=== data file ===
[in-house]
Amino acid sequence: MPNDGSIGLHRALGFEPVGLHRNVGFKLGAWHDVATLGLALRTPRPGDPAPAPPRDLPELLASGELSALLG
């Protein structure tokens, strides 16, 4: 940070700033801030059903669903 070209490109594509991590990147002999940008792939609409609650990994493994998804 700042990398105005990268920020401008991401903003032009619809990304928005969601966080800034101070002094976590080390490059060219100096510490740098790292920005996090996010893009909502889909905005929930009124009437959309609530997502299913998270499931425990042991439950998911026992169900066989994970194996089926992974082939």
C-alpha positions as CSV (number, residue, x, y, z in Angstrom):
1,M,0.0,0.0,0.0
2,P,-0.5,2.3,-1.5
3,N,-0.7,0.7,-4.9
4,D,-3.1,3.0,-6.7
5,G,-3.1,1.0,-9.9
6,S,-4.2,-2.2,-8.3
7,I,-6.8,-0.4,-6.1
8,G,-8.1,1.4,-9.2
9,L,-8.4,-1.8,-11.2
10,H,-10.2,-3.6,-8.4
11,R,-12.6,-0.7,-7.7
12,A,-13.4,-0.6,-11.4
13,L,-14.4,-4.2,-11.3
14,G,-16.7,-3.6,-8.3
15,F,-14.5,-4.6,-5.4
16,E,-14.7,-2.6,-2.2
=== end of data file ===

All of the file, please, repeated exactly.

[in-house]
Amino acid sequence: MPNDGSIGLHRALGFEPVGLHRNVGFKLGAWHDVATLGLALRTPRPGDPAPAPPRDLPELLASGELSALLG
């Protein structure tokens, strides 16, 4: 940070700033801030059903669903 070209490109594509991590990147002999940008792939609409609650990994493994998804 700042990398105005990268920020401008991401903003032009619809990304928005969601966080800034101070002094976590080390490059060219100096510490740098790292920005996090996010893009909502889909905005929930009124009437959309609530997502299913998270499931425990042991439950998911026992169900066989994970194996089926992974082939």
C-alpha positions as CSV (number, residue, x, y, z in Angstrom):
1,M,0.0,0.0,0.0
2,P,-0.5,2.3,-1.5
3,N,-0.7,0.7,-4.9
4,D,-3.1,3.0,-6.7
5,G,-3.1,1.0,-9.9
6,S,-4.2,-2.2,-8.3
7,I,-6.8,-0.4,-6.1
8,G,-8.1,1.4,-9.2
9,L,-8.4,-1.8,-11.2
10,H,-10.2,-3.6,-8.4
11,R,-12.6,-0.7,-7.7
12,A,-13.4,-0.6,-11.4
13,L,-14.4,-4.2,-11.3
14,G,-16.7,-3.6,-8.3
15,F,-14.5,-4.6,-5.4
16,E,-14.7,-2.6,-2.2